Re-Visioning Conservation

Authors


Rewilding North America. A Vision for Conservation in the 21st Century . Foreman, D. 2004 . Island Press , Washington , D.C. 295 pp. $50.00 (hardcover) . ISBN 1-55963-060-4 . $25.00 (paperback) . ISBN 1-55963-061-2 .

The biggest challenge conservation biologists face is persuading others how important conservation is. We must first convince them that our current extinction crisis is the most important scientific discovery of the twentieth century. We must next convince them that our science gives us the knowledge to halt the mass extinction via selecting, designing, and establishing new protected areas and active restoration. Finally, we must present a clear vision and agenda for twenty-first-century conservation that can stir citizens to vigorously support conservation. In Rewilding Dave Foreman plainly lays out these points (pp. 11, 110, and 177) as the organization for this book. The grizzly bear tracks on its cover invite closer examination and serve as a synecdoche for its contents.

Foreman first relates the “Bad News,” exploring the full depth, nature, and implications of our current extinction crisis. This sober, clear-eyed analysis of our current predicament distinguishes three waves of extinction with distinct dynamics. We first step back into the Pleistocene to explore just how and when human expansion out of Africa doomed large animals almost everywhere else. Disease and climate may have played supporting roles, but the evidence overwhelmingly supports Paul Martin's overkill hypothesis. Foreman sees the spread of Europeans along with their agriculture, silviculture, and fishing as the second wave and globalization and soaring human populations that have accelerated extinctions since 1970 as the third wave. The particular causes of extinction (“wounds”) are then explored in convincing detail. The points are clear: extinction is not a recent problem, and we cannot address the complex causes of today's extinctions with simple remedies. Rewilding treats these topics in depth.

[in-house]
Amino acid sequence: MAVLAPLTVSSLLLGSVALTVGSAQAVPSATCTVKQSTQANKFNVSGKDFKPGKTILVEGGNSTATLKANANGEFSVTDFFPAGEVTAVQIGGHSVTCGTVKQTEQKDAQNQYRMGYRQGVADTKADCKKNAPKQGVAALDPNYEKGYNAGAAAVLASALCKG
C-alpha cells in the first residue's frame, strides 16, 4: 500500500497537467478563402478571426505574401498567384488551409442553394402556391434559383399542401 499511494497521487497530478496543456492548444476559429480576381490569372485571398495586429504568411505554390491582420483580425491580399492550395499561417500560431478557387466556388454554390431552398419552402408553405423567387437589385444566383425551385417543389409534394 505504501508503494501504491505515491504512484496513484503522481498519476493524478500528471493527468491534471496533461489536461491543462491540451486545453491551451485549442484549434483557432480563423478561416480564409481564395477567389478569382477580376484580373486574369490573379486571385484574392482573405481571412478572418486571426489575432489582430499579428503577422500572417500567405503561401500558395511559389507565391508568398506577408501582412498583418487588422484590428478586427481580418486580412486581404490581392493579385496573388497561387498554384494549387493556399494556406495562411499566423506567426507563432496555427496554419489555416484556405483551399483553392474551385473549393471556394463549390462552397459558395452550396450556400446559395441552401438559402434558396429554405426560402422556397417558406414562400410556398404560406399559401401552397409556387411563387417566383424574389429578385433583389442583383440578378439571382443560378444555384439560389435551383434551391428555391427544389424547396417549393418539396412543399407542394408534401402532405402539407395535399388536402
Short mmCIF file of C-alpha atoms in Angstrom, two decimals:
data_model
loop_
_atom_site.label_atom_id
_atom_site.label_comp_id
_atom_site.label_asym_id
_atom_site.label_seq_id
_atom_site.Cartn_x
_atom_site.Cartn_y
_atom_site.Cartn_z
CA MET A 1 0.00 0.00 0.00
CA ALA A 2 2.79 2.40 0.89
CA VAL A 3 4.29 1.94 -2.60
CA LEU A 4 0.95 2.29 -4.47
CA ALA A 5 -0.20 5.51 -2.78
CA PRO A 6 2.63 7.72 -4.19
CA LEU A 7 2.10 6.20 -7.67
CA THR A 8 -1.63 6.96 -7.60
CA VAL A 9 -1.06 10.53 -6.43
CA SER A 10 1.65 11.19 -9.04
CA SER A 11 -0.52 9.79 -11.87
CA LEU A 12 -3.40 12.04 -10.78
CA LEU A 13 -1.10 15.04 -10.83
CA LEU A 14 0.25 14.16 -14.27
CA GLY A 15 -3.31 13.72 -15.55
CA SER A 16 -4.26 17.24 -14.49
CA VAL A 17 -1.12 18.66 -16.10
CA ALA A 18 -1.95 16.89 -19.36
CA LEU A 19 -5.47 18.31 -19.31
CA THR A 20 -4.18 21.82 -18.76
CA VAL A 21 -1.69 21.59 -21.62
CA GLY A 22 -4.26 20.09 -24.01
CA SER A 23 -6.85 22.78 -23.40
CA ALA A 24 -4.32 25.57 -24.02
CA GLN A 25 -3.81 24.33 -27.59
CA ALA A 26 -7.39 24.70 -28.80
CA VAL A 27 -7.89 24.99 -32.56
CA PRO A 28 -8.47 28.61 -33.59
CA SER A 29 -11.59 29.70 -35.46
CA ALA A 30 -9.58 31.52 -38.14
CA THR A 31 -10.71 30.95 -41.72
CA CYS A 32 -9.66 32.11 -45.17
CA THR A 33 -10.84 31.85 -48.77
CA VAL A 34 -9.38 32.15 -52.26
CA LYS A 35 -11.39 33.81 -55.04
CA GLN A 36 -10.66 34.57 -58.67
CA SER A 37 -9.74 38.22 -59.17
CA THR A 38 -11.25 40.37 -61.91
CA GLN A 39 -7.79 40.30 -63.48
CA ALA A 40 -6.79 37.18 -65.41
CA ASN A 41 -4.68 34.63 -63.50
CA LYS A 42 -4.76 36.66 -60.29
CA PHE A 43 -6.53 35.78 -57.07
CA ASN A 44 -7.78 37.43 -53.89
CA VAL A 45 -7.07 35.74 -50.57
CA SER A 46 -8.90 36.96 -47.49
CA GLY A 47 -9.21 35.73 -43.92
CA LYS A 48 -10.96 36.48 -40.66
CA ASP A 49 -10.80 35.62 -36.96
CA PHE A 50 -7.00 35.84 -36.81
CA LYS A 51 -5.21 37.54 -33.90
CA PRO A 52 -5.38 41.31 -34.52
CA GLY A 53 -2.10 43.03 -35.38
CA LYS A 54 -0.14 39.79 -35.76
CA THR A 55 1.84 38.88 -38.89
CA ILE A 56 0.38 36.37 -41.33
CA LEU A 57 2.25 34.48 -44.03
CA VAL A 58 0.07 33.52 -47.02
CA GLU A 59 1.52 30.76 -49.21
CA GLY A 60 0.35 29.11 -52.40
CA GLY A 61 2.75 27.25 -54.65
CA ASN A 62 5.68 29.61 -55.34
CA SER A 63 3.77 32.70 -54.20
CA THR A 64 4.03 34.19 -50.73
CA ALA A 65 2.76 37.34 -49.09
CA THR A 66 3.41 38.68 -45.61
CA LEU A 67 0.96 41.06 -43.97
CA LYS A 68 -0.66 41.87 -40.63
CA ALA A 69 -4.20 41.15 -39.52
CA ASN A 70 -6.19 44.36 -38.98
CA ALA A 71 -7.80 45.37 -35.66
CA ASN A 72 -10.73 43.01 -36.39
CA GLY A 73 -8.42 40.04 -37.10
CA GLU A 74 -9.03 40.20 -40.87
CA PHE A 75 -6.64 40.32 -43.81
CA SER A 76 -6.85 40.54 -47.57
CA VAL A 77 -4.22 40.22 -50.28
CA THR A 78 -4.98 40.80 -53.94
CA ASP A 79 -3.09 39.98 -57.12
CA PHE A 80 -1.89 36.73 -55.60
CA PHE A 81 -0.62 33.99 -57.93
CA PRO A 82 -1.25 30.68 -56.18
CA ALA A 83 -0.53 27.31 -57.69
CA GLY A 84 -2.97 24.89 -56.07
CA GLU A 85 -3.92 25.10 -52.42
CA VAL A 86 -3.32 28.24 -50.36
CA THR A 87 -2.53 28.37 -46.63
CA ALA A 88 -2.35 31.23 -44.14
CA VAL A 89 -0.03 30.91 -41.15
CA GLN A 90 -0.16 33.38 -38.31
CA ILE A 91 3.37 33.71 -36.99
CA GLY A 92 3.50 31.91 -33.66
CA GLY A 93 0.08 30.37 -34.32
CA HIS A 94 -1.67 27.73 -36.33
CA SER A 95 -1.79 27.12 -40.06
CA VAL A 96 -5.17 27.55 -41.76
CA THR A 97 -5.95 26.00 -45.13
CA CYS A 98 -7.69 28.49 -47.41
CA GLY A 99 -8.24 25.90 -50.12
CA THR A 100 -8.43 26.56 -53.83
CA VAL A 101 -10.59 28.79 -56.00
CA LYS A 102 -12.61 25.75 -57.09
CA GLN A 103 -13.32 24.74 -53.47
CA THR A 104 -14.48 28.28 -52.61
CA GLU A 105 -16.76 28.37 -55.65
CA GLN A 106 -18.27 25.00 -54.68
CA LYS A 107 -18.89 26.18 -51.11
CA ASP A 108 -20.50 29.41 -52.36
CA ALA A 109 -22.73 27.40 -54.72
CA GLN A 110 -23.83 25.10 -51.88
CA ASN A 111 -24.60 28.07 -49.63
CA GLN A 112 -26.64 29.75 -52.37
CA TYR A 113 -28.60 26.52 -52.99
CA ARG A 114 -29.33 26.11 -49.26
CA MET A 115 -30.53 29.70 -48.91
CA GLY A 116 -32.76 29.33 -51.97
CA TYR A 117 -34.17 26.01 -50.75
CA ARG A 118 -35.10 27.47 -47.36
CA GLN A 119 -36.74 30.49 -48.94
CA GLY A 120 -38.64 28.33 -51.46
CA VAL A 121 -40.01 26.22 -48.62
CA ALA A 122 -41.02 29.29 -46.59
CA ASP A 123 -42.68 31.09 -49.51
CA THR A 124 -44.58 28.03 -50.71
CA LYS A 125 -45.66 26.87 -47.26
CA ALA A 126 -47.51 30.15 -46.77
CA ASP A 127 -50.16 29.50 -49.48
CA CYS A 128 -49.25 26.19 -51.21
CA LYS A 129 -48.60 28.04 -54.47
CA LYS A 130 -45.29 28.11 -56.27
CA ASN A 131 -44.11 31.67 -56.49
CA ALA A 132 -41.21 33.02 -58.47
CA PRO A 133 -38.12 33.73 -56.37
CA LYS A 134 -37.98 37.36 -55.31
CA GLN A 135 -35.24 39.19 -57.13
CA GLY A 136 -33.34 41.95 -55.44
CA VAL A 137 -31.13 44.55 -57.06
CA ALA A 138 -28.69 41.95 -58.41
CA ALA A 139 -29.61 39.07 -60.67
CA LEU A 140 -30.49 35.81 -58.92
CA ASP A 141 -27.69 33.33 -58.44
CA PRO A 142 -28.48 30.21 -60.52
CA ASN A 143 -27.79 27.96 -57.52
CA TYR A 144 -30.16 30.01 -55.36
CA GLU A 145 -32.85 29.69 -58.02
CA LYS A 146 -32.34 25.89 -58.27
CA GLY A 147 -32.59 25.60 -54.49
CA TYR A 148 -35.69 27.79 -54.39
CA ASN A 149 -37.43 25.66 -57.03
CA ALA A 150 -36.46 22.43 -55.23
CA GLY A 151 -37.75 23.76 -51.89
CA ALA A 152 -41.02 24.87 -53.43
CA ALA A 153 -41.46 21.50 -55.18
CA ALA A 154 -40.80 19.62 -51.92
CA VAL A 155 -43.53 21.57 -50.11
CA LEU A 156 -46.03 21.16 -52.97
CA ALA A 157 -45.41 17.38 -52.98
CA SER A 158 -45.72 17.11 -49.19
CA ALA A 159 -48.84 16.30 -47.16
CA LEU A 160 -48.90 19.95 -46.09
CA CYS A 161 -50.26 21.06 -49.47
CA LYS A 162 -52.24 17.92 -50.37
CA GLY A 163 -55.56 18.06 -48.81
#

The second part of Rewilding is devoted to conservation biology—how the field developed and how it informs current efforts to conserve. Readers learn of extinction dynamics, metapopulation theory, shifting disturbance regimes, and the relevance of island biogeography. Historical approaches for selecting and designing protected areas are reviewed as a prelude for considering how these can be updated to address contemporary concerns for maintaining biodiversity. Foreman has done his homework here. We learn of prescient efforts by Victor Shelford and the Ecological Society of America in the 1920s and 1930s to establish a functional network of preserves. Foreman also emphasizes that John Muir, Aldo Leopold, Olaus Murie, and Bob Marshall all had training as scientists. Ecological concerns therefore have long been a basis for protecting wilderness (in contrast to some revisionist history). Foreman relates this history both for its own sake and to introduce the Wildlands Project, with its emphasis on protecting large connected areas with intact populations of carnivores and ecological processes.